Centrifugal pumps are a source of pressure and flow rate perturbations in hydraulic pumping systems. In particular, a significant excitation is usually induced at the blade-passing frequency and harmonics as a consequence of the fluid-dynamic interaction between the rotor and the stator. The magnitude of this excitation is very dependent on the internal geometry of the pump and on its point of operation, but it depends also on the acoustic response to the perturbations of the hydraulic network. The induced and transmitted perturbations can be either amplified or reduced depending on the pump-circuit acoustic coupling, and thus they can lead to excessive levels of noise and vibration under certain conditions. The purpose of the present investigation is the theoretical and experimental characterization of the perturbations induced in a laboratory pumping system, as a function of the acoustic impedance of the pipelines. For different operation points of the pump, the blade-passing frequency impedance is changed by varying the speed of rotation and, additionally, by modifying a dead-end region of the hydraulic system (that is, in the absence of net flow through it). For the theoretical calculations an acoustic model, based on matrix formulation, is applied to obtain the influence of different acoustic impedances of the suction side on the pressure fluctuations at the pump. Test measurements with a fast-response piezoelectric pressure transducer which is situated at the tongue region of the pump under the same system configurations confirm the significant effect of the pump-circuit acoustic coupling on the pressure perturbations.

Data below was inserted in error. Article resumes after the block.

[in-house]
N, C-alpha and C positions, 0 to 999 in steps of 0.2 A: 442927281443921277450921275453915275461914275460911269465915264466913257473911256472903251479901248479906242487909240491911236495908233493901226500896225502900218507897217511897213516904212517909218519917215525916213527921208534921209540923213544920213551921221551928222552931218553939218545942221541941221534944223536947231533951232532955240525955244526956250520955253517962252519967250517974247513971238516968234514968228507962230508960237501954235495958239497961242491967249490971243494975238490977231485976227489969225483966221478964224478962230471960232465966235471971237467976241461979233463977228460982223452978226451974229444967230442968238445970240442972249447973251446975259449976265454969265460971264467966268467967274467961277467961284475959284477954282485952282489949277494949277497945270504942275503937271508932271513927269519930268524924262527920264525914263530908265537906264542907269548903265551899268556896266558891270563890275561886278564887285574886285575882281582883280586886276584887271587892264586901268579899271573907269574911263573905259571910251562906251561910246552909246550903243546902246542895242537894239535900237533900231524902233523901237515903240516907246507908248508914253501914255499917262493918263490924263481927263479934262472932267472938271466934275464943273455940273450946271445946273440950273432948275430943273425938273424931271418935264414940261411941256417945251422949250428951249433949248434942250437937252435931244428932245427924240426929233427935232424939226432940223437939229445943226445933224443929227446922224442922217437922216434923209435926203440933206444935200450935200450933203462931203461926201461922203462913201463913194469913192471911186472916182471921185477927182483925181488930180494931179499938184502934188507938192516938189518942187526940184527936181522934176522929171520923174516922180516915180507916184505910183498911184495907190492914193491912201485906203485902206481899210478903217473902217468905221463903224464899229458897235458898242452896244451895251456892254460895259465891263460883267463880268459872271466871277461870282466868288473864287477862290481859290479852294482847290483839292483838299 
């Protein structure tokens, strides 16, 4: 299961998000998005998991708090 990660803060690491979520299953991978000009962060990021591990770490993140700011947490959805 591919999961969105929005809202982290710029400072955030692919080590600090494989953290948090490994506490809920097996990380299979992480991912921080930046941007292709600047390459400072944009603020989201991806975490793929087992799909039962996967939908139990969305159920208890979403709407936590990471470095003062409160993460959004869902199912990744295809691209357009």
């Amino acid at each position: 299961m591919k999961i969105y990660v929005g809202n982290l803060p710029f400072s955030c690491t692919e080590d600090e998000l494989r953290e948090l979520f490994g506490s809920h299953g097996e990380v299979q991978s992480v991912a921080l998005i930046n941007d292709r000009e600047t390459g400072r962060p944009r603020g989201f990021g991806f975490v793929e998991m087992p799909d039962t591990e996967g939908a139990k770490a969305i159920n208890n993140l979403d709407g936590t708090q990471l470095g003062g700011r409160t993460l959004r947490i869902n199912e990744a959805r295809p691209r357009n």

This content is only available via PDF.
You do not currently have access to this content.